Welcoming Our New Board Directors

Please join us in welcoming new members to the NASCO Board of Directors. NASCO's dedicated board members help us remain responsive to the needs of the co-op movement. During this unprecedented time, we look to our board directors to keep us grounded in the increasingly important work of our members and our larger network as we continue to provide resources, direct assistance, and connection to the North American cooperative sector. 


From left to right: Hadron Chaudhary, Madeleine Durante, Caroline Elbert, Josh Graham, Alec Martinez, Julia Selig, and Lana Wong. Not pictured: Katie Isme.

Hadron Chaudhary has been involved with Cooperative Housing at the University of Maryland (CHUM) for three years, serving last year as president and this year as treasurer. His initiatives have focused on communicating, legislating, and partnering with the city of College Park and the University of Maryland to make affordable housing more accessible and student voices more powerful. He studies geology and English at the University of Maryland and aspires to work in the science communications field, or with aquatic invertebrates.

Madeleine Durante (she/her) works to advance abortion access and solidarity economies through moving funds in abundant community. Maddy is a fundraiser at Planned Parenthood Federation of America, where she manages mail, email, and telemarketing campaigns. She also works with Bluestockings Bookstore, Café, and Activist Center, The New York Abortion Access Fund, and the National Network of Abortion Funds at the nexus of fundraising and base-building strategy. A second-year NASCO Board appointee, Maddy is excited to continue connecting movement-building efforts on a national level to the cooperative housing network in New York, where she lives in the collective home H(e)art House. 

Caroline Elbert has been an active part of the communities movement since 2016, primarily in two urban communes in the Federation of Egalitarian Communities. The most exciting thing about cooperatives is that they're a non-extractive economic model that trains members to be empowered, financially literate, and more intentionally connected to one another. In school, Caroline studied metal sculpture and public administration and has yet to meet another person who's trained to use a blow torch and write policy memos. Caroline is a bike-enthusiast living in Washington, DC, has practiced Ashtanga yoga for 14 years, and is trying to read 20 books in 2020.

Josh Graham (he/him) is a co-op’er from Toronto, Ontario, Canada. He has been involved with Neill-Wycik Co-operative College in some capacity since 2008, both as a member and as staff. In 2016 Josh had the good fortune of attending NASCO Institute for the first time and has been eager to become more involved since then. He is excited to join the NASCO board and to further assist in the mission of creating and maintaining affordable co-operative housing for students, as well as building a more just and equitable society through co-operation and activism at large.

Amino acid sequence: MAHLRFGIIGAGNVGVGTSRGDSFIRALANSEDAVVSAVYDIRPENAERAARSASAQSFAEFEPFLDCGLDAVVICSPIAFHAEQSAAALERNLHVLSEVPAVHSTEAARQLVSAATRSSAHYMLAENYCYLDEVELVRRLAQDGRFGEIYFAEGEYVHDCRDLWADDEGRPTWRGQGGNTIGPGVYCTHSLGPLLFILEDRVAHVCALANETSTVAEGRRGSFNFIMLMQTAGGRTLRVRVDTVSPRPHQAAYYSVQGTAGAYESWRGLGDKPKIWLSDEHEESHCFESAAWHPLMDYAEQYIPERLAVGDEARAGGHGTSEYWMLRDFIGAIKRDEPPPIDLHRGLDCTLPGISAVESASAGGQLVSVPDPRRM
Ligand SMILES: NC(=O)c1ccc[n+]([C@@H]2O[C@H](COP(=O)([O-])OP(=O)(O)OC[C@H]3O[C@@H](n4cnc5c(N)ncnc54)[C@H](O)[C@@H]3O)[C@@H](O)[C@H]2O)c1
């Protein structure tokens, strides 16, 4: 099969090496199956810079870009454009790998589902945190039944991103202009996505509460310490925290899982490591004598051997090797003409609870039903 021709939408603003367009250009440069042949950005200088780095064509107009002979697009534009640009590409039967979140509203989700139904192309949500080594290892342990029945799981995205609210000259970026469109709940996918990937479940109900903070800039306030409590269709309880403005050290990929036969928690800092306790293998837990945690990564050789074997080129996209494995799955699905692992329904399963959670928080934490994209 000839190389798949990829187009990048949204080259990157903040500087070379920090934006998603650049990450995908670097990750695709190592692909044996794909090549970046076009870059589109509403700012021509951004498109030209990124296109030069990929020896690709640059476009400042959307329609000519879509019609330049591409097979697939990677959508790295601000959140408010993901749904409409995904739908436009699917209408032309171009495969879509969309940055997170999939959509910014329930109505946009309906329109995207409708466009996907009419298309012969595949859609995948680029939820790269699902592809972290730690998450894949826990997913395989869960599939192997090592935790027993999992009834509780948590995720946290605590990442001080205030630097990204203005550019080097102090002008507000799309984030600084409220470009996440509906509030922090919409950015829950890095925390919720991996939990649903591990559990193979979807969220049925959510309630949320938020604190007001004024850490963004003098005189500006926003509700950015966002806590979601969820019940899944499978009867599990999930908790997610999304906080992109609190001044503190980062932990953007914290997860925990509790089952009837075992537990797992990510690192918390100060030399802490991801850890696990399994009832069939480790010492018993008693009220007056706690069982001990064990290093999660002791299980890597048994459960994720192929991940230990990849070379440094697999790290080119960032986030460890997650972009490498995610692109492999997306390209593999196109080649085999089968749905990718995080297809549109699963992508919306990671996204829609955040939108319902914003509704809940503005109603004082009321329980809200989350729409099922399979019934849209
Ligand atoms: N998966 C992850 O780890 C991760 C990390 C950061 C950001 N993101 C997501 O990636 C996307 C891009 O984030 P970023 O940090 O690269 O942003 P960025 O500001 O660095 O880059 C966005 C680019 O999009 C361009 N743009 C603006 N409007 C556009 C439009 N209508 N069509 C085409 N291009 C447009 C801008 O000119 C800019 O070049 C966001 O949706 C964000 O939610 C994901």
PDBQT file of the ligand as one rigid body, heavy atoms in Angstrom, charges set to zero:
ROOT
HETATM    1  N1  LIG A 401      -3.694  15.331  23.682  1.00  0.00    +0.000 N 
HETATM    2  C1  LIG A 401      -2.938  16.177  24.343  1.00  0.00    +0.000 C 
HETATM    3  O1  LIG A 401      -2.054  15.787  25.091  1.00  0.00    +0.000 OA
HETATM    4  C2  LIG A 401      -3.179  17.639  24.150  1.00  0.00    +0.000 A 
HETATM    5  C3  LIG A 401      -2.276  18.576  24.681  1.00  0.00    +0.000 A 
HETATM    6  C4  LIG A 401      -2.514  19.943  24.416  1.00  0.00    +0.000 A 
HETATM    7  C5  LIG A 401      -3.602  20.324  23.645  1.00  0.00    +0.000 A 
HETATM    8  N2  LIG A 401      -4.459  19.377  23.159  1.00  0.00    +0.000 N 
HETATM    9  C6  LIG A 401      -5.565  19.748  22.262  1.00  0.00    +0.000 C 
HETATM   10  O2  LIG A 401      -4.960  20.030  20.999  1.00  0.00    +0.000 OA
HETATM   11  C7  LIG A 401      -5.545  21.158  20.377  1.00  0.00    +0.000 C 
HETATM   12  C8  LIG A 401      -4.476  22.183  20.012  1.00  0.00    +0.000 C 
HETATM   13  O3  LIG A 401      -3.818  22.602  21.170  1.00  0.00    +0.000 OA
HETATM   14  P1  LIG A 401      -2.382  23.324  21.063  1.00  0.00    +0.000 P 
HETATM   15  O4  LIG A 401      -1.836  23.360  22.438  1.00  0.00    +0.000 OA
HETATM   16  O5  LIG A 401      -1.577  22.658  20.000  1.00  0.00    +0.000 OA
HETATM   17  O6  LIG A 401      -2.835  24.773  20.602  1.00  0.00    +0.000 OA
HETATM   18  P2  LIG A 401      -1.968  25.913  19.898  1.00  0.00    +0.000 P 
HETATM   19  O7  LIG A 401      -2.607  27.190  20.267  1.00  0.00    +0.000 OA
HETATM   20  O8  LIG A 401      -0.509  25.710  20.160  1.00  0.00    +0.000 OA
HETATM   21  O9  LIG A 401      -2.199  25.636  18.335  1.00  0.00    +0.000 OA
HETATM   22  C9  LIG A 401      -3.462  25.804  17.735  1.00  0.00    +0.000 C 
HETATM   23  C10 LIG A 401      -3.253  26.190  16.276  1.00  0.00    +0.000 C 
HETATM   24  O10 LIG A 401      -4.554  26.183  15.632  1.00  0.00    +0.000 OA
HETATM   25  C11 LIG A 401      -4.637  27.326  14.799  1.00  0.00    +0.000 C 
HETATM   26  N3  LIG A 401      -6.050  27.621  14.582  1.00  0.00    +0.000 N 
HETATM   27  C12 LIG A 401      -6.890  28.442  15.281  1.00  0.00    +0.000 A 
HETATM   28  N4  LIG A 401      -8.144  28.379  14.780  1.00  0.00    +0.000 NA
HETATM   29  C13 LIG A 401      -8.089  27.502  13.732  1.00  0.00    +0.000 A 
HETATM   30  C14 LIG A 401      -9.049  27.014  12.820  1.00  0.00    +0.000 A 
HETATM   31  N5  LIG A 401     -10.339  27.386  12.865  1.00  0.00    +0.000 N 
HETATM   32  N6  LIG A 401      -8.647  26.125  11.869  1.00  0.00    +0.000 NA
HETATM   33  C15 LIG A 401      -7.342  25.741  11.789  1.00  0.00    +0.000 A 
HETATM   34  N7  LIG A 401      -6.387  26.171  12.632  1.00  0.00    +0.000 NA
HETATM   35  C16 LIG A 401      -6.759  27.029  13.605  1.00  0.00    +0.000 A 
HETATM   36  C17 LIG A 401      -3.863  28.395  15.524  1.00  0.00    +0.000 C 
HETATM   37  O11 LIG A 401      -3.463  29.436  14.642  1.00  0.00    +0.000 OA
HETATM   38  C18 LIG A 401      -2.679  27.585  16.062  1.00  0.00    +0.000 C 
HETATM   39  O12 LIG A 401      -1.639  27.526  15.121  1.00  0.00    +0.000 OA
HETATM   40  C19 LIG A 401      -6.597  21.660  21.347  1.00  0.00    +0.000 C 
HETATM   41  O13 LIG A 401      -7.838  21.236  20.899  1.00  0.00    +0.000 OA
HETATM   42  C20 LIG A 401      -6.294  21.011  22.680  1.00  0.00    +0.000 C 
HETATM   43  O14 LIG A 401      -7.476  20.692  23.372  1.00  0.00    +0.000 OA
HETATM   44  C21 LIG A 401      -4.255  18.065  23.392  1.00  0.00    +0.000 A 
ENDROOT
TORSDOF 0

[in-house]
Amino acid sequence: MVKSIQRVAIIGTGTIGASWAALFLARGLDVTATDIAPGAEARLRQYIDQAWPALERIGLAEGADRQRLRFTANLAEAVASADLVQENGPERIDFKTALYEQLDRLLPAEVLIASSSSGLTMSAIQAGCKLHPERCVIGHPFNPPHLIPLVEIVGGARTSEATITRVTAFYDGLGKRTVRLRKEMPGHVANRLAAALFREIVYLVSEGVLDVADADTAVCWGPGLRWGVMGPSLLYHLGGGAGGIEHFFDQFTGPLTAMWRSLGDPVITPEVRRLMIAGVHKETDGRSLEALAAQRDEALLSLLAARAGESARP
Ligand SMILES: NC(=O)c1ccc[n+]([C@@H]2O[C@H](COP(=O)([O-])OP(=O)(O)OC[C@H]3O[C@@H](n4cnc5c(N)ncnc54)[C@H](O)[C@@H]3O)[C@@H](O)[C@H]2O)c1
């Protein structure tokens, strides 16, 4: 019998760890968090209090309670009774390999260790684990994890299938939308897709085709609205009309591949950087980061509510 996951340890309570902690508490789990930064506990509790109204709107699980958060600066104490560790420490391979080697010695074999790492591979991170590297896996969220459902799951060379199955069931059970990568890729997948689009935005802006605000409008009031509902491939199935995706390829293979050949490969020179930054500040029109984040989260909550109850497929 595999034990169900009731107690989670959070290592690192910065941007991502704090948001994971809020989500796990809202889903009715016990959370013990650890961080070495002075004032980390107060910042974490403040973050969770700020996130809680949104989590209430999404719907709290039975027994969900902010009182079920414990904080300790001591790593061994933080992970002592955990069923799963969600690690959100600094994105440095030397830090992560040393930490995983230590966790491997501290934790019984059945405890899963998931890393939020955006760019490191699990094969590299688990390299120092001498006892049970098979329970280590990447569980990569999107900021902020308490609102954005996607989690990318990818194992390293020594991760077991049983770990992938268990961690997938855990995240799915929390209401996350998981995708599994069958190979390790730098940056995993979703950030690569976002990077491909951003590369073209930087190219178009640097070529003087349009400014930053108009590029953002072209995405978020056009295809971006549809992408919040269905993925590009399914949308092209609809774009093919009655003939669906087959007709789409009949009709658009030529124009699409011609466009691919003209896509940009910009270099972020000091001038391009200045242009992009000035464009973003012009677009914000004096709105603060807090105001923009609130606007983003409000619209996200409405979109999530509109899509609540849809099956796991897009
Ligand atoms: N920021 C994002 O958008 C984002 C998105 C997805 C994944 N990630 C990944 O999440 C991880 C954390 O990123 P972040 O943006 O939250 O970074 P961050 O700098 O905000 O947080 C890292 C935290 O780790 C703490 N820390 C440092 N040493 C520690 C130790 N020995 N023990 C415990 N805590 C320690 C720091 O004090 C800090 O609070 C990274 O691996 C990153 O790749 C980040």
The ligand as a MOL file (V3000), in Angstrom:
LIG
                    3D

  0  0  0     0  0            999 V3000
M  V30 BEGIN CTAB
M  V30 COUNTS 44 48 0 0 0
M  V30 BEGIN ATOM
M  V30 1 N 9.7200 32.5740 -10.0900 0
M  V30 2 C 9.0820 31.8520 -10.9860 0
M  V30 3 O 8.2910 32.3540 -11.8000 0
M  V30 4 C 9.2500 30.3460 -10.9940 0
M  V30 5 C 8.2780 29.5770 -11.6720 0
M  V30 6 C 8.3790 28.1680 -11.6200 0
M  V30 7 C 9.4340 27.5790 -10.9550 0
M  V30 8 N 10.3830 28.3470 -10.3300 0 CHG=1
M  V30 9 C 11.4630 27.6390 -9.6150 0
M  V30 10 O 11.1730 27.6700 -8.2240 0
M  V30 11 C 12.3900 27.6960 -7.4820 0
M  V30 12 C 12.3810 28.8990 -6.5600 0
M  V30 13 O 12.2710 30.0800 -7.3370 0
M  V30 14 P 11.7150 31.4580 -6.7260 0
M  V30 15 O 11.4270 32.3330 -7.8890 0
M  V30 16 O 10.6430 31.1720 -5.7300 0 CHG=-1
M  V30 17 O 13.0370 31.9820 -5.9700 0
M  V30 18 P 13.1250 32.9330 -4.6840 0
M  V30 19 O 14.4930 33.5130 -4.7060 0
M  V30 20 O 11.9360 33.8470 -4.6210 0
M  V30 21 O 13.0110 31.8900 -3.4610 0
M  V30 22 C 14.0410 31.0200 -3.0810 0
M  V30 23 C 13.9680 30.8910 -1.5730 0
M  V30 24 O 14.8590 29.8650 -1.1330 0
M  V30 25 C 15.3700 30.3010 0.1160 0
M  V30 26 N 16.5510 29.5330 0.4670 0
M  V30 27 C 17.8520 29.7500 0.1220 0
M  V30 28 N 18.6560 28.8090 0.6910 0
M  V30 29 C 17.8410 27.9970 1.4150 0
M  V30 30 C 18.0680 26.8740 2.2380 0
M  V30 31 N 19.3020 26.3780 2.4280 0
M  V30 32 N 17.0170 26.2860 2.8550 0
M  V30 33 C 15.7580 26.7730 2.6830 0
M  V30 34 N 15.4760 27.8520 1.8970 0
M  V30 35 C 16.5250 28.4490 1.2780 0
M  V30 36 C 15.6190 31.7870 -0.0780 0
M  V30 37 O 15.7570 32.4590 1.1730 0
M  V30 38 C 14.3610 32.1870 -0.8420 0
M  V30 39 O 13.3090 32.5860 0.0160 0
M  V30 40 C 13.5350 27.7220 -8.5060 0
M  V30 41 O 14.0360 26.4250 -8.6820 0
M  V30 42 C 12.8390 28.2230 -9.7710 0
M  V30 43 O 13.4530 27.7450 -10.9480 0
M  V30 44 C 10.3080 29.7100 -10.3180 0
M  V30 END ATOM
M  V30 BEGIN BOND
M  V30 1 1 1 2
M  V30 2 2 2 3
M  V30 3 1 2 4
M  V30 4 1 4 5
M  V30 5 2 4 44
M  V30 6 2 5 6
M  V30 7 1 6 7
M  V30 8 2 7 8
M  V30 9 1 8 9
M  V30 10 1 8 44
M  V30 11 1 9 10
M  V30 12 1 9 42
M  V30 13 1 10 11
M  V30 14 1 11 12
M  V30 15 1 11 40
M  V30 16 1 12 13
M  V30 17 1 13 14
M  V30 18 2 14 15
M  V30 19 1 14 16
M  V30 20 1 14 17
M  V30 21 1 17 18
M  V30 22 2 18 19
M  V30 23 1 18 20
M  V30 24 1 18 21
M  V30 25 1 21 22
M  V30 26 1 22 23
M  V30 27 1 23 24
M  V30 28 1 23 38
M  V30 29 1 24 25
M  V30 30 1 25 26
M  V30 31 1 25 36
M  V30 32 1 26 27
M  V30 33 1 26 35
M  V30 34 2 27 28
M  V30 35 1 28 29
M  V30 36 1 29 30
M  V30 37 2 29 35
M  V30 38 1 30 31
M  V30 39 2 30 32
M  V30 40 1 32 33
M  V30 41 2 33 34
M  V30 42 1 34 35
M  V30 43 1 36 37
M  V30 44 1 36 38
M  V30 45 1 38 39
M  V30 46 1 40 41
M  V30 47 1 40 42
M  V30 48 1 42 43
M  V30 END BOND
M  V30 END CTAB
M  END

Alec Martinez is an activist urbanist from the border city of Laredo, Texas. As an urban planner, he has worked on everything from comprehensive plans and urban agriculture policies to democratic placemaking and safe street initiatives. As an activist, Alec has organized in his community through Red Wing, a group dedicated to civic education and advocacy on issues like water rights, immigration, and economic democracy. Alec graduated from Cornell University with a degree in urban planning and is a Truman Scholar and Next City Vanguard. He believes that the cooperative movement is essential to building a better future for all people.

Julia Selig Julia (Hoo-lia) first joined the cooperative movement in 2015 as a member of the Inter-Cooperative Council in Ann Arbor, MI. Originally from the Dominican Republic, Julia is passionate about community building and growth. During her time in ICC Ann Arbor they have worked on member engagement, managed and developed projects, and interned as an event organizer for NASCO Institute in 2018. For leisure, Julia likes to tend to her plants, enjoy films, and spend time outdoors.

Lana Wong started the co-op journey at Waterloo Co-operative Residence Inc (WCRI) while studying at the University of Waterloo. Fascinated by members' self-determination on the co-op's values, how the co-op is organized, and what the future holds, Lana joined WCRI's development project and served on WCRI and NASCO boards. Through participation in the wider co-op sector, taking courses on co-ops and governance, and serving on co-op boards for close to a decade, Lana brings business understanding, governance foundation, expansion mindset, and co-op spirit. At work, Lana is a finance professional with recent experience in financial planning & analysis, business controlling, and data management. Other ongoing co-op endeavors also include serving on a regional housing co-op federation as Treasurer and in the sector growth and expansion committee.

This year's Active Member Representative is Katie Isme of the Boulder Housing Coalition. A message from Katie: 

My name is Katie Isme and I’m super excited about cooperative living! Coming from a large family with many siblings and then expanding to many friends all over the country has taught me a lot. I think that generally ignorance and fear can be overcome if a person is willing to get outside of their comfort zone. I deal with challenges as best I can and try to work for the greater good of the community. With time and effort, I hope that this movement can propel our world and into a more loving and more joyous place.


We thank you, our membership, the board, and our nominees for participating in one of the most important aspects of being a part of the North American Students of Cooperation – electing leadership that will drive our organization and our movement forward.